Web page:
Nearly 18 years ago, four airplanes slammed into the United States and turned the numbers 9/11 into a global tragedy. We now have enough distance from the terrorist attacks that killed 3,000 people to consider the side stories. COME FROM AWAY, the Broadway hit onstage at the Cadillac Palace Theatre through August 18, is one of them.
Actually, COME FROM AWAY is a composite of many real-life stories from Gander, Newfoundland – a place few people knew unless their international trip involved changing planes at its airport. On September 11, 2001 when the world came to a standstill, the little Canadian town played host to 38 diverted flights and 7000 stranded flyers. Hearts opened, tempers flared and phone lines clogged as Gander stretched its resources to meet human needs.
Irish flavor, international strangers in COME FROM AWAY
COME FROM AWAY opens with “Welcome to the Rock,” a rousing number that establishes a place where very little happens and where everyone speaks in a quirky accent that hints at Newfoundland’s Irish heritage. The 12-person ensemble introduces us to such locals as the cop, animal shelter worker, school teacher and mayor. By late morning, 9/11’s impact reaches Gander via its air traffic control tower and suddenly too much is happening. Actors flip back and forth between the townspeople and the passengers forced to land far from their intended destinations.
Everyone is disoriented. The Gander locals can barely fathom that thousands of international strangers are arriving; the travelers don’t realize they have to land because the Twin Towers are burning. In 2001, not everyone carried a cellphone and smartphones transmitting breaking news didn’t exist. COME FROM AWAY captures a time when air travel meant losing touch with the ground. The cast swiftly moves chairs to create an airplane packed with passengers trapped on the tarmac, getting friendly on free booze distributed by the crew and knowing nothing more than some sort of “accident” may have occurred.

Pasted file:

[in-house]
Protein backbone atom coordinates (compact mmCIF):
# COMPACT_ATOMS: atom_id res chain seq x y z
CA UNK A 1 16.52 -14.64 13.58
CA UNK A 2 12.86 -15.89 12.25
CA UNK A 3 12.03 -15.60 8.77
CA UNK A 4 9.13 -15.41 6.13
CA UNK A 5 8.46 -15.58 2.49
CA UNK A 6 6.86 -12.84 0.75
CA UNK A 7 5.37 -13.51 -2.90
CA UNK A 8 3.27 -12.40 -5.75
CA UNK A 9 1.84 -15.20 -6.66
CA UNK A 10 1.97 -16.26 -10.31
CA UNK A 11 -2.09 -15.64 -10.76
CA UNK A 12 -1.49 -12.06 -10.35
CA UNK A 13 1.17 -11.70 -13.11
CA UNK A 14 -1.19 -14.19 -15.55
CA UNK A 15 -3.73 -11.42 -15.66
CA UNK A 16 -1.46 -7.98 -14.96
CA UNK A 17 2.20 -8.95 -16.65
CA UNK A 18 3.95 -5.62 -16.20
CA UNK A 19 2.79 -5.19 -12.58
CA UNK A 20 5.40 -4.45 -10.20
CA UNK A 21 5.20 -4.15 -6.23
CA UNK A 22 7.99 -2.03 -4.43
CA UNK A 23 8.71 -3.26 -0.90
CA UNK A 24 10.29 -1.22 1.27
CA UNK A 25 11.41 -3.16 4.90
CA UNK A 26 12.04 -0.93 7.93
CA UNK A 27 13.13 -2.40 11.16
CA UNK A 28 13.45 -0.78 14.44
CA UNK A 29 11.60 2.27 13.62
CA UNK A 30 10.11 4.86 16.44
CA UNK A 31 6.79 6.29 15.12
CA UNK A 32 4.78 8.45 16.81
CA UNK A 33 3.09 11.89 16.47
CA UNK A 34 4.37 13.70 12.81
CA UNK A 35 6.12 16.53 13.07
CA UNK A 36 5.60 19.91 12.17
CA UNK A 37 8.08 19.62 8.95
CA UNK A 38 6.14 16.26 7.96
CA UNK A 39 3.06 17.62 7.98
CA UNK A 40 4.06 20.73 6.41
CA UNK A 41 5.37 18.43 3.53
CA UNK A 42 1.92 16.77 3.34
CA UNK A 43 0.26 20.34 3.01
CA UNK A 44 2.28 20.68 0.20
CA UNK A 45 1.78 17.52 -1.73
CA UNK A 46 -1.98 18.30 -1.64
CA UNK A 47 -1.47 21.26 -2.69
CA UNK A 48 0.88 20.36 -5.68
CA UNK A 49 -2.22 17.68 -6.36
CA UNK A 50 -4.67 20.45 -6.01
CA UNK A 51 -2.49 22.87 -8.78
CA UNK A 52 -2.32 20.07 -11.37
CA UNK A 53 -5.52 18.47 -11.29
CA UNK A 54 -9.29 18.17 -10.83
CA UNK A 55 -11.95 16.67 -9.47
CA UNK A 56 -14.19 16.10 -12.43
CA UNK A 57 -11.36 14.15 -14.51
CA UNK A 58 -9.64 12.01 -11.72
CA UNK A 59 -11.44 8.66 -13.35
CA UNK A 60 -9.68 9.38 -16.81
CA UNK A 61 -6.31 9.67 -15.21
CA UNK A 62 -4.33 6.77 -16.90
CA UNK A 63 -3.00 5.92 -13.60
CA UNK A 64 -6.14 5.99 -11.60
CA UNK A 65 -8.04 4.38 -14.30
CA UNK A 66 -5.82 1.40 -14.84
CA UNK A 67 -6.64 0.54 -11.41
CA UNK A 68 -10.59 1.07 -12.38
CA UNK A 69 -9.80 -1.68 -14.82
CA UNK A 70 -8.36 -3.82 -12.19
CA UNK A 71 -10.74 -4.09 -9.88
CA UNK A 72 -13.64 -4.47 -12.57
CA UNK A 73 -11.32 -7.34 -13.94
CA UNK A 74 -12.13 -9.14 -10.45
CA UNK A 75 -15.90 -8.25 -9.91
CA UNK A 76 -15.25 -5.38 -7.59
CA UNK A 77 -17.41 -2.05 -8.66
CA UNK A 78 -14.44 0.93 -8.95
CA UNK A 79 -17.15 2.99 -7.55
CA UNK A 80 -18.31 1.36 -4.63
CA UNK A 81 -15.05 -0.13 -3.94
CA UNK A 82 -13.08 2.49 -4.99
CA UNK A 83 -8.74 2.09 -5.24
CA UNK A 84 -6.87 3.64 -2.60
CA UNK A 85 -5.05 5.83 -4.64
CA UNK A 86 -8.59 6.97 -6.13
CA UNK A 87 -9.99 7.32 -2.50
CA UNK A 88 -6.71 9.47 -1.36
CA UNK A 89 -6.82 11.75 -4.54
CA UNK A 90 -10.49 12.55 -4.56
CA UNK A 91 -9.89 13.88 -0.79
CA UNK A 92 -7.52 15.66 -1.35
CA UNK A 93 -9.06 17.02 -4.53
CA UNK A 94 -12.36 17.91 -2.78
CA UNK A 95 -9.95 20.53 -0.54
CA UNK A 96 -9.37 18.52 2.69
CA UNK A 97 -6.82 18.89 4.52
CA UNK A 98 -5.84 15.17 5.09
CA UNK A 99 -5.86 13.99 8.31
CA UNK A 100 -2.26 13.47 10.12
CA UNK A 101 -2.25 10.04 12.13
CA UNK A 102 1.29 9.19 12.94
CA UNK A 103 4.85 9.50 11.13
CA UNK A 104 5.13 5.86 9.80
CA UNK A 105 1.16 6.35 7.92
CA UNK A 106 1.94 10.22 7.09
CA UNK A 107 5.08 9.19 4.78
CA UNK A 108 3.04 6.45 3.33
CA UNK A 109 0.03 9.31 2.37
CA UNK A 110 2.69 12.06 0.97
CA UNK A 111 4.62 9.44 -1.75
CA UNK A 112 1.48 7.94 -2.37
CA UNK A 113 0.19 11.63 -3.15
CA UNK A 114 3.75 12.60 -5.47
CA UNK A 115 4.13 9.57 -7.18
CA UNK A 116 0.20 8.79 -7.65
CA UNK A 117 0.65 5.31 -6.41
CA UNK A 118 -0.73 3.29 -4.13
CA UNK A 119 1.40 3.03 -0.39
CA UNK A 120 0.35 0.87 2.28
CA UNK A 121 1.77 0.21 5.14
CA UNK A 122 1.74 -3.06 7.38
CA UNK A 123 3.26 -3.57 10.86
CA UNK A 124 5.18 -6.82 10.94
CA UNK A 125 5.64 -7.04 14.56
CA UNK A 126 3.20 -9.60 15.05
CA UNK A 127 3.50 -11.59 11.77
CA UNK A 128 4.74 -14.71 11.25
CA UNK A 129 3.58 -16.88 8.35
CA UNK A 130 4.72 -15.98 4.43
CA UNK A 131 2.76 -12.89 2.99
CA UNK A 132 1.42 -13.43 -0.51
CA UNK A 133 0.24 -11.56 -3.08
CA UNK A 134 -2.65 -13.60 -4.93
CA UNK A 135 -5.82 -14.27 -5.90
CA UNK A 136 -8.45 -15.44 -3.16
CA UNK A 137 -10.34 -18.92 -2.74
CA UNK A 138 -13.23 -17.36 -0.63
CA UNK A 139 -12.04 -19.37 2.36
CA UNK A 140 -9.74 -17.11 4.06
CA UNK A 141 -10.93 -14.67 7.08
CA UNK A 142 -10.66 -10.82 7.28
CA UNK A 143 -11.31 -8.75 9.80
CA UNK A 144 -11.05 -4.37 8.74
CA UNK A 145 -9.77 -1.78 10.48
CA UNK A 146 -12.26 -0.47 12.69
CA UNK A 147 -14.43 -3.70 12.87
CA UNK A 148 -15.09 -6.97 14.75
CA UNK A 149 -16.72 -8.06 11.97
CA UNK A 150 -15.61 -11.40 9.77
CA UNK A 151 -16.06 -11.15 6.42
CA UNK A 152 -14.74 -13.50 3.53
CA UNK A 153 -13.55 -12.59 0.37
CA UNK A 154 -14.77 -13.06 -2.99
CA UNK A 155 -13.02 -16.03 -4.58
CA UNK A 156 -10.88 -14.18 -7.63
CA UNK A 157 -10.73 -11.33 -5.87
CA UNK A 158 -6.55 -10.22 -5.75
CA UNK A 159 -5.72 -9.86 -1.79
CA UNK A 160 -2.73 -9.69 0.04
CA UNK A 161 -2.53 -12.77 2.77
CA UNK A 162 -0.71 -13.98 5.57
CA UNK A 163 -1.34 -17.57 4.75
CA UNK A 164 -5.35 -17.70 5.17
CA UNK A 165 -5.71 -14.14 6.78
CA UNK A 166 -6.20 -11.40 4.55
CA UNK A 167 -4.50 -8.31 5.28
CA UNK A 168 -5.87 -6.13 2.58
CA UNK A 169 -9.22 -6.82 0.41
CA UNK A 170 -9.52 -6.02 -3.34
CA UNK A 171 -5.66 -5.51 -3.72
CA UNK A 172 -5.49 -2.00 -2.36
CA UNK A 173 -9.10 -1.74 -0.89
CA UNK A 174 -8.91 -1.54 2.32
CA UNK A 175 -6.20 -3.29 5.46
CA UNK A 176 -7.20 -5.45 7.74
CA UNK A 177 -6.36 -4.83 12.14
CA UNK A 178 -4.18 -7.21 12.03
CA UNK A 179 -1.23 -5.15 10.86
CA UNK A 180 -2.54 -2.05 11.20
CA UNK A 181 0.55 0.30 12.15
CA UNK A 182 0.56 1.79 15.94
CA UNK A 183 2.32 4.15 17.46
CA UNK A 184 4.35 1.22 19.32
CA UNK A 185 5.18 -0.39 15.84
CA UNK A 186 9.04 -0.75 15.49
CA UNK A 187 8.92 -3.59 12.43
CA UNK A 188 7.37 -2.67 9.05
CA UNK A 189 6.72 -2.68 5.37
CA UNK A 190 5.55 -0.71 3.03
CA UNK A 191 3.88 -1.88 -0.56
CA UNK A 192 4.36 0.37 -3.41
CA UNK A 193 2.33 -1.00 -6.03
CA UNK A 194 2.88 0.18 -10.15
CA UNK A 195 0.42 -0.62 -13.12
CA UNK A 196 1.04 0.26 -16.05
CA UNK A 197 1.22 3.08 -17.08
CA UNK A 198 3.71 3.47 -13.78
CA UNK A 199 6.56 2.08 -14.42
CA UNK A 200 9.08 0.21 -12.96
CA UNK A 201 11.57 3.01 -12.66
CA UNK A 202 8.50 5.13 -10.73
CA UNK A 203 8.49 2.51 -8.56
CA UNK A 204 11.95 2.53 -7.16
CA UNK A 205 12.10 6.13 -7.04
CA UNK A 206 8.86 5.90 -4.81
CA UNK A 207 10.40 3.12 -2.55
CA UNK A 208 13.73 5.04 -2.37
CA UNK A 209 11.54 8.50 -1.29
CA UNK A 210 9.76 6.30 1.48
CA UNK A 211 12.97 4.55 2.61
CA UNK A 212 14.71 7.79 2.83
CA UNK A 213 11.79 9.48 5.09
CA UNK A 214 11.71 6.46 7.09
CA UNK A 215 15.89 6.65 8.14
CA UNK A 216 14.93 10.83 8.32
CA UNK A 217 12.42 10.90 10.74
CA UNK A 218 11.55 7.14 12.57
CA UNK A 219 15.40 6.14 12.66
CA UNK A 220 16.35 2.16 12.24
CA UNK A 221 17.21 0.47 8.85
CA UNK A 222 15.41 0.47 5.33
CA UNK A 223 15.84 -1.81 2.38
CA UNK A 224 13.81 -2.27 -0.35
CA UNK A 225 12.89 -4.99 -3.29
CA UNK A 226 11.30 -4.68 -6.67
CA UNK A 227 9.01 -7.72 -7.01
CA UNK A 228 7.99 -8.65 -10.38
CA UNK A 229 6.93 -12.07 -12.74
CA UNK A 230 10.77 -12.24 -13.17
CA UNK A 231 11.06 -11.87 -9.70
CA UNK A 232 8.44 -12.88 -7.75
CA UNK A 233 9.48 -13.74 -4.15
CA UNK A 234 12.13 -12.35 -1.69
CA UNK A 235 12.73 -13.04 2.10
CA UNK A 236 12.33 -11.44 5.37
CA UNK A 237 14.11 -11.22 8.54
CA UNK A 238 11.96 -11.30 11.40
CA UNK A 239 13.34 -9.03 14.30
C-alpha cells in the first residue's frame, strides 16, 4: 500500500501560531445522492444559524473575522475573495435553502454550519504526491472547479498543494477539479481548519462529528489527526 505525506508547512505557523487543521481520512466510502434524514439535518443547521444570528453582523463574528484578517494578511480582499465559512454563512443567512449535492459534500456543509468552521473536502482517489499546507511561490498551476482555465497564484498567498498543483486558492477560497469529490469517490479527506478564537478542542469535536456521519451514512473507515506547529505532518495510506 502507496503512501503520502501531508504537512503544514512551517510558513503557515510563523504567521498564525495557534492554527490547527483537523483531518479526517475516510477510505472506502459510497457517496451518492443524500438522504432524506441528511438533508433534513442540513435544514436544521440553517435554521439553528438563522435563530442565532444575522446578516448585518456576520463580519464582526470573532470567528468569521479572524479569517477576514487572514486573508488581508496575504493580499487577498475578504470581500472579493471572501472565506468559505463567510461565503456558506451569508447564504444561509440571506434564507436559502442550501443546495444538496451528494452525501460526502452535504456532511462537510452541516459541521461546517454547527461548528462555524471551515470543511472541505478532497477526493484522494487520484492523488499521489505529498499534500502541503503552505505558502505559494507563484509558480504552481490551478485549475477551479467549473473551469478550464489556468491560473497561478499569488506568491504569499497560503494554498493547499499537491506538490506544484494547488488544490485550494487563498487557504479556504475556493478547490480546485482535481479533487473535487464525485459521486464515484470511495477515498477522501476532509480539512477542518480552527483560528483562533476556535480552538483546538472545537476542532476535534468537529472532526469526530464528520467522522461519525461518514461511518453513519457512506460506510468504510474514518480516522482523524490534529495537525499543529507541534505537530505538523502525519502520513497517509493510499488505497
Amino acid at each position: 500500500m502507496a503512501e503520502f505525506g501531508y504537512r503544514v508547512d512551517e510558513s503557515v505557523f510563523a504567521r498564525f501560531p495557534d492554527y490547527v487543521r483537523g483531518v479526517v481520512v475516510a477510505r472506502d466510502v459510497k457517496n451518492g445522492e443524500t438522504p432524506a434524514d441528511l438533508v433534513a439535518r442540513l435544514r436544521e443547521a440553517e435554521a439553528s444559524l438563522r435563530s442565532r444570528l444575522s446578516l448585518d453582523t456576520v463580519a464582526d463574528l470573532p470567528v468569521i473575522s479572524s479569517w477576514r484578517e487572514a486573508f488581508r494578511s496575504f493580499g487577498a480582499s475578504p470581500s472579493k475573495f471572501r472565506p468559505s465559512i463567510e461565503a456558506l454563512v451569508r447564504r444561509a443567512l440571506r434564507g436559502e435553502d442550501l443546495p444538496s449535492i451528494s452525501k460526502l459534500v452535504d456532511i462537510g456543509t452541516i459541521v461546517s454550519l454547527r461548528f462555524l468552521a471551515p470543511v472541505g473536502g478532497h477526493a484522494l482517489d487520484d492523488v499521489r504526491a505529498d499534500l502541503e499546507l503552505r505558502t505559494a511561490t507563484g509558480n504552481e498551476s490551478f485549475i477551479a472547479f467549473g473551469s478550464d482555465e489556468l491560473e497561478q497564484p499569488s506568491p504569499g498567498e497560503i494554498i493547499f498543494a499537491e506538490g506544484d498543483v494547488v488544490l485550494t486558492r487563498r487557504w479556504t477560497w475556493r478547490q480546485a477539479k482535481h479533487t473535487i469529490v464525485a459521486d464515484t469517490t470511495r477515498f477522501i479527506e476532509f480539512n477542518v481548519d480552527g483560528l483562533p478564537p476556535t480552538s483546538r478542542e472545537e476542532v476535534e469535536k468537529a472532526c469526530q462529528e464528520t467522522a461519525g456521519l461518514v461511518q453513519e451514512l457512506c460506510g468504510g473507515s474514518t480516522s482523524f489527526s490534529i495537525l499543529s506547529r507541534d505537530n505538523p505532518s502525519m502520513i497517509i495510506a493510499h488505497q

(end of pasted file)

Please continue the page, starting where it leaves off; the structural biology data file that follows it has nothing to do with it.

Meeting the challenge from the skies
The set lightly suggests the Canadian island’s rural isolation and natural beauty. An eight-piece band tucked unobtrusively into an upstage corner plays the Celtic folk-infused score with foot-tapping drive. In one number, “Blankets and Bedding,” the townspeople gather everything from tampons to prescription medicines. Musically and dramatically, we feel the shift from their easygoing lifestyle to the brisk urgency that the situation requires.
Becky Gulsvig plays a female American Airlines pilot who sings “Me and the Sky” – a moving paean to her love of flying and 9/11’s damage to its purity. In the song, she recalls the humiliation of male pilots telling her to bring them something to drink. Days later, when the ban on air travel is finally lifted, she prepares to fly to Dallas by strip-searching a Muslim man. In the name of passenger safety, she violates his religious beliefs and deeply humiliates him. It becomes a moment of personal illumination for her – and the beginning of mistrust towards an entire segment of the traveling population.
Just about everyone who lived through 9/11 tends to mark the date as a watershed. Those who came after it have absorbed its effects. Under layers of security measures, a fear of terrorism has replaced openness; caution has replaced tolerance. COME FROM AWAY serves as a corrective. Without goodness and trust on both sides, these stories from Newfoundland simply wouldn’t exist.
Note: This is now added to the Picture this Post round up of BEST PLAYS IN CHICAGO, where it will remain until the end of the run. Click here to read – Top Picks for Theater in Chicago NOW – Chicago Plays PICTURE THIS POST Loves
Kevin Carolan, Harter Clingman, Nick Duckart, Chamblee Ferguson, Becky Gulsvig, Julie Johnson, Christine Toy Johnson, James Earl Jones II, Megan McGinnis, Andrew Samonsky, Danielle K. Thomas, Emily Walton, Marika Aubrey, Jane Bunting, Michael Brian Dunn, Julie Garnyé, Adam Halpin and Aaron Michael Ray
Irene Sankoff & David Hein (book, lyrics, music), Christopher Ashley (director), Kelly Devine (music director), Ian Eisendrath (music supervisor), Beowulf Boritt (scenic design), costume design by Tony Award nominee Toni-Leslie James (costume design), Howell Binkley (lighting design) sound design by Tony Award nominee Gareth Owen (sound design)
Now through August 18
Tuesdays at 7:30 PM
Wednesdays at 2 & 7:30 PM
Thursdays at 7:30 PM
Fridays at 7:30 PM
Saturdays at 2 & 8 PM
Sundays at 2 & 7:30 PM (no evening performance on Aug. 11 & 18)
Cadillac Palace Theatre
151 W. Randolph
About the Author
Susan Lieberman is a Jeff-winning playwright, journalist, teacher and script consultant who commits most of her waking hours to Chicago theatre. Her radio drama In the Shadows recently aired on BBC Radio 4.